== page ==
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10 Must Reads for the CRE Industry (February 1, 2019)

Senator Mike Crapo outlined the plan to reform Fannie Mae and Freddie Mac, MarketWatch reports. David Simon has told analysts there are retailers Simon Property executives are “nervous” about, according to CNBC. These are among today’s must reads from around the commercial real estate industry.

  1. Key Senate Republican Outlines Fannie Mae, Freddie Mac Privatization Plan “Republican Senator Mike Crapo on Friday released an outline for reforming Fannie Mae and Freddie Mac the two mortgage giants that have lingered in government conservatorship since the 2008 financial crisis. Among other steps, it would privatize Fannie and Freddie. The plan from Crapo, chairman of the Senate Banking Committee, comes several weeks after the acting head of Fannie and Freddie's regulator, the FHFA, announced plans to immediately start overhaul efforts without the participation of Congress.” (MarketWatch)
  2. The CEO of the Biggest Mall Owner in the U.S. Says He’s ‘Nervous’ About More Retail Bankruptcies This Year “The biggest mall owner in the U.S. is warning of more store closures and even bankruptcies to rattle the retail industry in 2019. ‘There are some retailers out there that we’re nervous about,’ Simon Property Group CEO David Simon said Friday during a call with analysts after the company reported earnings, though he didn’t name those companies. ‘We are concerned about a few [retail bankruptcies] that should shake out in the first quarter.’” (CNBC)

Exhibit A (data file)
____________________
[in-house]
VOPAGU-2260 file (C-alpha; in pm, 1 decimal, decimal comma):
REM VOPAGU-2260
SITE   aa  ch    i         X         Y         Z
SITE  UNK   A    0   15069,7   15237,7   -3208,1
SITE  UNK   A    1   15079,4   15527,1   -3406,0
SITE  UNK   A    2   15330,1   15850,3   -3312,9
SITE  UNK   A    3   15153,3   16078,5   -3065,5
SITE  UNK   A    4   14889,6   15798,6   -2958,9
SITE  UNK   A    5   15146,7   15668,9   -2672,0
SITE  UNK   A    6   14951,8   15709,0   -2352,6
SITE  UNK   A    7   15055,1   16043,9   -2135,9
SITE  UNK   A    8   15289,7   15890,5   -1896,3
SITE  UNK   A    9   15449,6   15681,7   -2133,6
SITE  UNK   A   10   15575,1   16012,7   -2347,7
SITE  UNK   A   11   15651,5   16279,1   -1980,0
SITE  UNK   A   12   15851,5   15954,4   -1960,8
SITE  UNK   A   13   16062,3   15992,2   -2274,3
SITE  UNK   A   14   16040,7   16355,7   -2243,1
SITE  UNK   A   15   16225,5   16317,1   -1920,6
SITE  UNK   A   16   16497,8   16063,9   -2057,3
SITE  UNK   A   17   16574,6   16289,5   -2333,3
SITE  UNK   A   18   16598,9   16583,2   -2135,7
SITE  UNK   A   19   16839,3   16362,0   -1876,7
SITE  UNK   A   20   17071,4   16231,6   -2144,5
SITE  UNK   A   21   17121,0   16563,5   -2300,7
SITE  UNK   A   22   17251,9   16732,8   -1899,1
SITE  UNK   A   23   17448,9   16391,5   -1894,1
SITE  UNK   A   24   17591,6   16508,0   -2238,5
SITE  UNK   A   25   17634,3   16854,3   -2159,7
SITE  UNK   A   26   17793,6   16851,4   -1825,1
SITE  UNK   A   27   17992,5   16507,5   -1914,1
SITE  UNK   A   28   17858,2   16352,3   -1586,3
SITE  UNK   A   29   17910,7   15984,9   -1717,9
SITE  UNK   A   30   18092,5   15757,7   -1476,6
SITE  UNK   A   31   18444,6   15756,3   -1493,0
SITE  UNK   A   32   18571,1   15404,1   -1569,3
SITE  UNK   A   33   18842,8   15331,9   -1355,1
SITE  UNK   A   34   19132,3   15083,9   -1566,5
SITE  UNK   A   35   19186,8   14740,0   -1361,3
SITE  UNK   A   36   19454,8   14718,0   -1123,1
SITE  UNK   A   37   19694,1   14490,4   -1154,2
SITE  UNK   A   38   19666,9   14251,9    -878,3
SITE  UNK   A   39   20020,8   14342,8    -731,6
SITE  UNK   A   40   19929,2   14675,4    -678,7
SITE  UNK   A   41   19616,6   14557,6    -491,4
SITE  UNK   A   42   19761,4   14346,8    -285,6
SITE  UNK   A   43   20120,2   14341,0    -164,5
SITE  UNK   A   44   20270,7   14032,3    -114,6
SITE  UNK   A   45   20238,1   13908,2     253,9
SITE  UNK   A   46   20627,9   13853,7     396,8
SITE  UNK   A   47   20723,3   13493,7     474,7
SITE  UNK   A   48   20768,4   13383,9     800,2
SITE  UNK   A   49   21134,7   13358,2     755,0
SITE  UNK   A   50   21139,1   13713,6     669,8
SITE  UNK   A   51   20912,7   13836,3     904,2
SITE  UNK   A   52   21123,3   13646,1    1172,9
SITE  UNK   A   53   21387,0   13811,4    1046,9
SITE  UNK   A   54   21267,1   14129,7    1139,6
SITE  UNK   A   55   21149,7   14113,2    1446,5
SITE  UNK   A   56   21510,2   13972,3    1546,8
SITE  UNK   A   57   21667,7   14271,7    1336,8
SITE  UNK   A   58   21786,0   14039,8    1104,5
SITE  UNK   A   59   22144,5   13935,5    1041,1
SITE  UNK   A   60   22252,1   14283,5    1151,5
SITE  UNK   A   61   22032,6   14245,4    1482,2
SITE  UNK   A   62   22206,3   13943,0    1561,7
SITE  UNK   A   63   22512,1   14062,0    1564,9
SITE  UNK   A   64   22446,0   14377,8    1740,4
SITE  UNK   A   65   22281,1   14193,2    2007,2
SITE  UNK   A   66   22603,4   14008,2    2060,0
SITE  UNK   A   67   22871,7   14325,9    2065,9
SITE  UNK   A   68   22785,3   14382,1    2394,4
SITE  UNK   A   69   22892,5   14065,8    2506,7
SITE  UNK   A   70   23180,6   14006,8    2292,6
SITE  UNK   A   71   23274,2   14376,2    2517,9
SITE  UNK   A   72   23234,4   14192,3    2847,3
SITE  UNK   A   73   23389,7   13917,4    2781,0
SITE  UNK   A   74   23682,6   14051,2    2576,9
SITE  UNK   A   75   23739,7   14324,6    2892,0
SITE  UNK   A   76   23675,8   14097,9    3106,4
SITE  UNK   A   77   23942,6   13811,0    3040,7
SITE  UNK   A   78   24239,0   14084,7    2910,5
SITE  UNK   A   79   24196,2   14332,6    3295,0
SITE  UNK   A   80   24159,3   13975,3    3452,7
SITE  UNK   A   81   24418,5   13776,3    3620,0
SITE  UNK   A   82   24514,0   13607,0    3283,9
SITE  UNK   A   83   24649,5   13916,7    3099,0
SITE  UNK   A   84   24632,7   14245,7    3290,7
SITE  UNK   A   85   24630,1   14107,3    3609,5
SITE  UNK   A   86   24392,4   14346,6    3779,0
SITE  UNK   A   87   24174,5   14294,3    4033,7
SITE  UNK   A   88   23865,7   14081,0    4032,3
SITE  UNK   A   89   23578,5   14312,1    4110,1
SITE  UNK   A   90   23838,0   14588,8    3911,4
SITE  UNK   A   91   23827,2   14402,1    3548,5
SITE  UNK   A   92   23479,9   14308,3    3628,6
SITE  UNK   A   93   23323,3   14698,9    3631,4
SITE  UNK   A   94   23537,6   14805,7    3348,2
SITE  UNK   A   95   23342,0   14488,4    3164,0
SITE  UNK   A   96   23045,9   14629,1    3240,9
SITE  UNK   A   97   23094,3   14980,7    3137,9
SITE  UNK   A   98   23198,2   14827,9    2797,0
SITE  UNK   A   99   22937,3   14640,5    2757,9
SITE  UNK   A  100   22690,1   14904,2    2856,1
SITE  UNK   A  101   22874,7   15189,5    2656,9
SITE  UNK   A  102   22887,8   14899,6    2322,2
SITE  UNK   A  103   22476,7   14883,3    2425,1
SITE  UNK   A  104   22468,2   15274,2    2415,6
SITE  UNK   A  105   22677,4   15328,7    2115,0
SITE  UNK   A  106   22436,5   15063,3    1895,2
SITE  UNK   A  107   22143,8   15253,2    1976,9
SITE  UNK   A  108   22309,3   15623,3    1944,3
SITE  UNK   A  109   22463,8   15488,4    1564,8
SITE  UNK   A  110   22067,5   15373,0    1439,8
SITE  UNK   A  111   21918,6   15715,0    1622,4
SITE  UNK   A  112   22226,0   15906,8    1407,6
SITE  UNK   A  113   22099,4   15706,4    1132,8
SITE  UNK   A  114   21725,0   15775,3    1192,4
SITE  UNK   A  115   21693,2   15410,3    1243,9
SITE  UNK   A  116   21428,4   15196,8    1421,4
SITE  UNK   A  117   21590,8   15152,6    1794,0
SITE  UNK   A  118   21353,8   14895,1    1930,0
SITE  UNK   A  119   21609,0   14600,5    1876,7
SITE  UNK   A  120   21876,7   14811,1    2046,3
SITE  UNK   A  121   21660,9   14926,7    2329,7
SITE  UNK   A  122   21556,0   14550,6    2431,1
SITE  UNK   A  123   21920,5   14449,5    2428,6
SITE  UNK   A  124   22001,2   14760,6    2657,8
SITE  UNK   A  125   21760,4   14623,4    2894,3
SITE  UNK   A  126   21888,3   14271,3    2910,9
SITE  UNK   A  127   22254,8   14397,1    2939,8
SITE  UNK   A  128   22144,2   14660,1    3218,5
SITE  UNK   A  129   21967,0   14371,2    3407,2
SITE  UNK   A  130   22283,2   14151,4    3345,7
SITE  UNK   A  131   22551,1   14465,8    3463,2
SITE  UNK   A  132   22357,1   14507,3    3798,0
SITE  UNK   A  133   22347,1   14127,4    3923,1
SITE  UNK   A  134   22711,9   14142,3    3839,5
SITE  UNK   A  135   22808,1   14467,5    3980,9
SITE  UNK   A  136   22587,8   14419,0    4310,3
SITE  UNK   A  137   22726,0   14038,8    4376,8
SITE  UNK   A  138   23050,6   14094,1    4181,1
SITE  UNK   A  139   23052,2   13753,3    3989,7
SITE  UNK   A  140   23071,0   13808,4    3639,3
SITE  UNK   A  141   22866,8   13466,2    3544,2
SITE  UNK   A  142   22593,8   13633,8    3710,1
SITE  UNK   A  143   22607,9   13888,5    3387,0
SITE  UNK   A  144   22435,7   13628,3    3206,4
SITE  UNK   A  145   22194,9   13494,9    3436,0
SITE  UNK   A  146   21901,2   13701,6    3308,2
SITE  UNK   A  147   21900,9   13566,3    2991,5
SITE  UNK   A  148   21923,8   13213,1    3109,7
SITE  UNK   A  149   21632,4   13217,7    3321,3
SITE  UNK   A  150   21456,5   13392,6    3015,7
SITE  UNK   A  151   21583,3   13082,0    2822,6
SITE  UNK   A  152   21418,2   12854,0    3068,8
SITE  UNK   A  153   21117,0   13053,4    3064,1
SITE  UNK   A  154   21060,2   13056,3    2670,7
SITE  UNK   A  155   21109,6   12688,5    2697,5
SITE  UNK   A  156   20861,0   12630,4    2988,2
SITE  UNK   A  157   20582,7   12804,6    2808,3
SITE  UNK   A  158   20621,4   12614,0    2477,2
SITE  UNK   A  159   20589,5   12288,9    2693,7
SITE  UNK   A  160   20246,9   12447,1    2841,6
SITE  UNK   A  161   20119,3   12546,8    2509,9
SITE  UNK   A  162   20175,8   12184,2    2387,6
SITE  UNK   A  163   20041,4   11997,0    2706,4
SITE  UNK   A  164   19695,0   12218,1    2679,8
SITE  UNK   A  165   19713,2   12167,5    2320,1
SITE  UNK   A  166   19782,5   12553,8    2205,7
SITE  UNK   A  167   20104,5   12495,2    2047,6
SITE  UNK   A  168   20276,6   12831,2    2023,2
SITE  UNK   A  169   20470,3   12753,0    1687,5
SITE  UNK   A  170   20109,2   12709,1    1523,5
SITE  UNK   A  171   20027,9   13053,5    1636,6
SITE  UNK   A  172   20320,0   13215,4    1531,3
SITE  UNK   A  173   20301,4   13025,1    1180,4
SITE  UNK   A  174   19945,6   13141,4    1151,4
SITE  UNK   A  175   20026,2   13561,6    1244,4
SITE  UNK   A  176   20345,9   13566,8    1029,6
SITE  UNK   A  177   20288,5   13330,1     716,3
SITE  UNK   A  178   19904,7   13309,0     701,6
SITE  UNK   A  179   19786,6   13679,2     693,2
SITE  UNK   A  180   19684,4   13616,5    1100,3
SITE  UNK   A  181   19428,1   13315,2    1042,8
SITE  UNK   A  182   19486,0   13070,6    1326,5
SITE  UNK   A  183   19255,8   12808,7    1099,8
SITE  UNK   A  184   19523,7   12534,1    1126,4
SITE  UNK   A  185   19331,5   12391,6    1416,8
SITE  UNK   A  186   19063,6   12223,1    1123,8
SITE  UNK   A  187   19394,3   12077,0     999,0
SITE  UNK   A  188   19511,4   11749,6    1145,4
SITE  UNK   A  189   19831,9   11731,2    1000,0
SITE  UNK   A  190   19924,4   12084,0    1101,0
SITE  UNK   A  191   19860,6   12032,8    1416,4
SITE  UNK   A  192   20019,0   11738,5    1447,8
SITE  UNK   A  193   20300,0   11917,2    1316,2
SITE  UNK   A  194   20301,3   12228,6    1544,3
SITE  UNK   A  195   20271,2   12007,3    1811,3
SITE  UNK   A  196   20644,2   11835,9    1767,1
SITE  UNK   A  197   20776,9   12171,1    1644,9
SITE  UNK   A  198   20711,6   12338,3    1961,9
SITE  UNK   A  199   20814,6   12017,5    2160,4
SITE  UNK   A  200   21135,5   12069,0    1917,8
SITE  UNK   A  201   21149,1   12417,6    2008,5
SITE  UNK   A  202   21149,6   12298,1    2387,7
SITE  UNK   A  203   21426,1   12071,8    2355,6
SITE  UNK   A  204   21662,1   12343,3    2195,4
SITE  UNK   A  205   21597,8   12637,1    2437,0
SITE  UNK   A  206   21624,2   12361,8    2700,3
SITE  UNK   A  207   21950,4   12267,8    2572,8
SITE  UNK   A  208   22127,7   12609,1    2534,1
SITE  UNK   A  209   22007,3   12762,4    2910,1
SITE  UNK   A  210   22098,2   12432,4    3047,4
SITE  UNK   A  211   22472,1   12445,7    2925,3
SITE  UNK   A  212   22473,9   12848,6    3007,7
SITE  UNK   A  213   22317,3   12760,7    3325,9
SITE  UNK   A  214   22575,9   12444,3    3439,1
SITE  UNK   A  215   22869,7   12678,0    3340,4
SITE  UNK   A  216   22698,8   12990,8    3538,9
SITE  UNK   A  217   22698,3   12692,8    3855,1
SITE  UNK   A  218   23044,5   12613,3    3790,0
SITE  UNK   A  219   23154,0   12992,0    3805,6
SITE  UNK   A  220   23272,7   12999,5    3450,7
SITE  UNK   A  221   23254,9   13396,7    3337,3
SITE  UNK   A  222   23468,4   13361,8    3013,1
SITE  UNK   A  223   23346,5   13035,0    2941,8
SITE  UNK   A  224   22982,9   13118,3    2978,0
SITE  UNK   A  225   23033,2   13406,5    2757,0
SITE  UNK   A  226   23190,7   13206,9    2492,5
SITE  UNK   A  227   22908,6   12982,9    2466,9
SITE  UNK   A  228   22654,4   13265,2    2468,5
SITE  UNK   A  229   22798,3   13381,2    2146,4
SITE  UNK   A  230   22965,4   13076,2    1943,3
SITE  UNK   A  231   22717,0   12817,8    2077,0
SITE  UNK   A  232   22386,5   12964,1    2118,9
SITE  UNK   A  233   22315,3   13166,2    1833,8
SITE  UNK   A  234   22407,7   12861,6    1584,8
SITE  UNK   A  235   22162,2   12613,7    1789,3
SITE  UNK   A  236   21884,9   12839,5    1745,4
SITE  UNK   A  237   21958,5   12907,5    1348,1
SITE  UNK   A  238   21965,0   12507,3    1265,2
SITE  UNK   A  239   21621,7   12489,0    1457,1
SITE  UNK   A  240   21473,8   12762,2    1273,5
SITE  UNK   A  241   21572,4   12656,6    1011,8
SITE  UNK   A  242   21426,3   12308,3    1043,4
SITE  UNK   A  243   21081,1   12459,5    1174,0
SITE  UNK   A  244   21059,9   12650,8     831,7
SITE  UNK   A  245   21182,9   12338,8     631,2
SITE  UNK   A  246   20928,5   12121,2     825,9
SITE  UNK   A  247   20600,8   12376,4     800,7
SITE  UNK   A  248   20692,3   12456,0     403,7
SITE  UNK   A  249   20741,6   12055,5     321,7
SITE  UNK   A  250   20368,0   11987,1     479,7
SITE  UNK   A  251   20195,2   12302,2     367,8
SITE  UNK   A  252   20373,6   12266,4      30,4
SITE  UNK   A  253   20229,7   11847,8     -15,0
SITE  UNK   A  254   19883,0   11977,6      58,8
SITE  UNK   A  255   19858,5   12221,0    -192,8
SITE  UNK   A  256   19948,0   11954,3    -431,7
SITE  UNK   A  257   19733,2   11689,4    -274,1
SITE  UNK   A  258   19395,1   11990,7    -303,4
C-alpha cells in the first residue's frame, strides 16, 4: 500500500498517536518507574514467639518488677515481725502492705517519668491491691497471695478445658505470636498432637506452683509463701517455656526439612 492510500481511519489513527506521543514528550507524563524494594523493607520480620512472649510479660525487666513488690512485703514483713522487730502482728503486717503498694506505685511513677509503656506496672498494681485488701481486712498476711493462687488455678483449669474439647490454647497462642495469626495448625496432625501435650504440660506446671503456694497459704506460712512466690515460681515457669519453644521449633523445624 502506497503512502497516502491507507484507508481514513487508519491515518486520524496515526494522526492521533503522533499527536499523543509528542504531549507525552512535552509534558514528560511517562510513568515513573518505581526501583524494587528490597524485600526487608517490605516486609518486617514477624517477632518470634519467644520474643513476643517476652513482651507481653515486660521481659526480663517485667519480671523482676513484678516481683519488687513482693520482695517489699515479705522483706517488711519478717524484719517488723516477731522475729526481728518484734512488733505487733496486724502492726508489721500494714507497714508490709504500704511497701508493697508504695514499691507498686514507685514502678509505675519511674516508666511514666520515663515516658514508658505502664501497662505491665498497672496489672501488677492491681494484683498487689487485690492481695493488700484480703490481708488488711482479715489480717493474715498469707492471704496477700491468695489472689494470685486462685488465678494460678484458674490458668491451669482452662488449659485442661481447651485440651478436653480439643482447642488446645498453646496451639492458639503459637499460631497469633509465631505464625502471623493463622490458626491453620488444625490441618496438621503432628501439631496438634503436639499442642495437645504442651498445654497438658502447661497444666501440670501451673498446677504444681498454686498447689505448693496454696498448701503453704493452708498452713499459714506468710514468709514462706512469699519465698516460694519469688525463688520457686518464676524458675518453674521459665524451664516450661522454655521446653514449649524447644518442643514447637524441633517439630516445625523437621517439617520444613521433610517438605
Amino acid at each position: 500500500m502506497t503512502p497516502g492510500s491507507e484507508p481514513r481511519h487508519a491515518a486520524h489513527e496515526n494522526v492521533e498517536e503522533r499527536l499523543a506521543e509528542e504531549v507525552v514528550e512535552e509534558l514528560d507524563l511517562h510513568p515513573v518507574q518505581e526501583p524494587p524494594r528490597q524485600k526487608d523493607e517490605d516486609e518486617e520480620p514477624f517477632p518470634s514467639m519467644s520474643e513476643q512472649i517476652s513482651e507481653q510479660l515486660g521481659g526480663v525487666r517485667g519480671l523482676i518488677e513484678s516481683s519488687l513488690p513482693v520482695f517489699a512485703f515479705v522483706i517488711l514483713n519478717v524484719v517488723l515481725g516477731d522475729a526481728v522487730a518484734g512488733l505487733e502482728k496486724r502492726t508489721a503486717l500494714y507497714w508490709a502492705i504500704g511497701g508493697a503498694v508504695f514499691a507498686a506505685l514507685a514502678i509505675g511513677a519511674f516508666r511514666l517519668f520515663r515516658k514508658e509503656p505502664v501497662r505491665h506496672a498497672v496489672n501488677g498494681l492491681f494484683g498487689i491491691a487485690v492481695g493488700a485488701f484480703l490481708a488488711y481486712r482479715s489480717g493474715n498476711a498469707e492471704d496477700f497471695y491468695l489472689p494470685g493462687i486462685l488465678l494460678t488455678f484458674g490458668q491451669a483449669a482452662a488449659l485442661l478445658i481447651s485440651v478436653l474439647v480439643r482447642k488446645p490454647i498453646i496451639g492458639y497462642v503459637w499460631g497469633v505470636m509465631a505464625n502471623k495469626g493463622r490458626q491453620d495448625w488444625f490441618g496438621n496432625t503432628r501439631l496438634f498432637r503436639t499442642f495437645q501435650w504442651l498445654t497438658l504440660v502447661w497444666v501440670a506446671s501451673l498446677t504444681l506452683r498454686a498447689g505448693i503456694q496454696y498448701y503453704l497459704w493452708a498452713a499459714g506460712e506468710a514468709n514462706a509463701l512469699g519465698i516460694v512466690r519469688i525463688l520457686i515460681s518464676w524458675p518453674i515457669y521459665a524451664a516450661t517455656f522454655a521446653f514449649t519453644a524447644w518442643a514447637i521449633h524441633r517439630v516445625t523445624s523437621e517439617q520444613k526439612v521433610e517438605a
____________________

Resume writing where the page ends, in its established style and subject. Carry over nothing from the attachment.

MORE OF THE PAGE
3. You Flushed the Toilet. They Made Some Bricks “Other researchers have tried mixing bricks with biosolids and other waste products. Dr. Mohajerani had experimented already with cigarette butts. So turning waste into a building material didn’t seem so far-fetched. Over the course of half a decade, he and a team of researchers collected biosolids from two wastewater treatment plants in Melbourne and mixed them with soil to make hybrid bricks of varying proportions. They fired them for 10 hours, at nearly 2,000 degrees Fahrenheit, and cooled them, then compared them in tests to normal bricks.” (The New York Times)
  4. Construction Spending Ticks Up, Led by Housing “The numbers: Construction spending rose 0.8% to a seasonally adjusted annual rate of $1.3 trillion in November from a revised $1.29 trillion in October, helped by housing, the Commerce Department said Friday. What happened: Economists surveyed by Econoday had forecast a 0.2% increase, but October figures were revised down. Outlays in November were 3.4% higher than a year ago, and for the first 11 months of 2018, were 4.5% higher than the same period in the prior year.” (MarketWatch)
  5. 2019 Predictions: 15 Prime Real Estate Locations Investors Need to Check Out “For those in the real estate market, staying up to date with current trends and market fluctuations is key to keeping a competitive edge. This also includes being aware of cities and regions that are expected to be prime real estate locations in the future — knowledge that is crucial to making sound investment decisions. Within the real estate industry, there are already so many focal areas — such as commercial, residential and hospitality — that it can be difficult to know which locations are up-and-coming in the near future.’ (Forbes)